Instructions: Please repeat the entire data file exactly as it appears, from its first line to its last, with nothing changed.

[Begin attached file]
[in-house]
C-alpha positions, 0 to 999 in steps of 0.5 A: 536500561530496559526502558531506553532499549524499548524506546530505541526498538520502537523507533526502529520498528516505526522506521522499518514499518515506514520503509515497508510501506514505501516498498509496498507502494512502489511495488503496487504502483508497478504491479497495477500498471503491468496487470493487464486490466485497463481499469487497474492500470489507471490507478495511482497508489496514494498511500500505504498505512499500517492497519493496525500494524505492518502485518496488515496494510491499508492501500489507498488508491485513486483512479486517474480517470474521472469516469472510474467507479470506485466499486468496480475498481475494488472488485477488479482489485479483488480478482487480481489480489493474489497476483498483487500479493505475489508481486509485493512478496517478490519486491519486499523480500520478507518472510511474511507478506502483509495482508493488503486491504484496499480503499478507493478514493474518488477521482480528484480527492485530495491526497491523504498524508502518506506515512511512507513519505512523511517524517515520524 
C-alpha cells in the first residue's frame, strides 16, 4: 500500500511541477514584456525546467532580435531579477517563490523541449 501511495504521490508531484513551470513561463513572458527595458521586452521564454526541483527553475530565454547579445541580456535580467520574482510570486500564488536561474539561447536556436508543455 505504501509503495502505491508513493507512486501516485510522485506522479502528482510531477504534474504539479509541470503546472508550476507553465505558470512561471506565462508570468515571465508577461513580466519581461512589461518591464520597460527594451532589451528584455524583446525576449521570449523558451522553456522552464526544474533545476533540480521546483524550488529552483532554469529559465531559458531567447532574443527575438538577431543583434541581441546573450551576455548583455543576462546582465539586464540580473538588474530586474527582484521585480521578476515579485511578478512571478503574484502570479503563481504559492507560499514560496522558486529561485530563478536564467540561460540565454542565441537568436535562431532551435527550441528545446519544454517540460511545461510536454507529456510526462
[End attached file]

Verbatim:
[in-house]
C-alpha positions, 0 to 999 in steps of 0.5 A: 536500561530496559526502558531506553532499549524499548524506546530505541526498538520502537523507533526502529520498528516505526522506521522499518514499518515506514520503509515497508510501506514505501516498498509496498507502494512502489511495488503496487504502483508497478504491479497495477500498471503491468496487470493487464486490466485497463481499469487497474492500470489507471490507478495511482497508489496514494498511500500505504498505512499500517492497519493496525500494524505492518502485518496488515496494510491499508492501500489507498488508491485513486483512479486517474480517470474521472469516469472510474467507479470506485466499486468496480475498481475494488472488485477488479482489485479483488480478482487480481489480489493474489497476483498483487500479493505475489508481486509485493512478496517478490519486491519486499523480500520478507518472510511474511507478506502483509495482508493488503486491504484496499480503499478507493478514493474518488477521482480528484480527492485530495491526497491523504498524508502518506506515512511512507513519505512523511517524517515520524 
C-alpha cells in the first residue's frame, strides 16, 4: 500500500511541477514584456525546467532580435531579477517563490523541449 501511495504521490508531484513551470513561463513572458527595458521586452521564454526541483527553475530565454547579445541580456535580467520574482510570486500564488536561474539561447536556436508543455 505504501509503495502505491508513493507512486501516485510522485506522479502528482510531477504534474504539479509541470503546472508550476507553465505558470512561471506565462508570468515571465508577461513580466519581461512589461518591464520597460527594451532589451528584455524583446525576449521570449523558451522553456522552464526544474533545476533540480521546483524550488529552483532554469529559465531559458531567447532574443527575438538577431543583434541581441546573450551576455548583455543576462546582465539586464540580473538588474530586474527582484521585480521578476515579485511578478512571478503574484502570479503563481504559492507560499514560496522558486529561485530563478536564467540561460540565454542565441537568436535562431532551435527550441528545446519544454517540460511545461510536454507529456510526462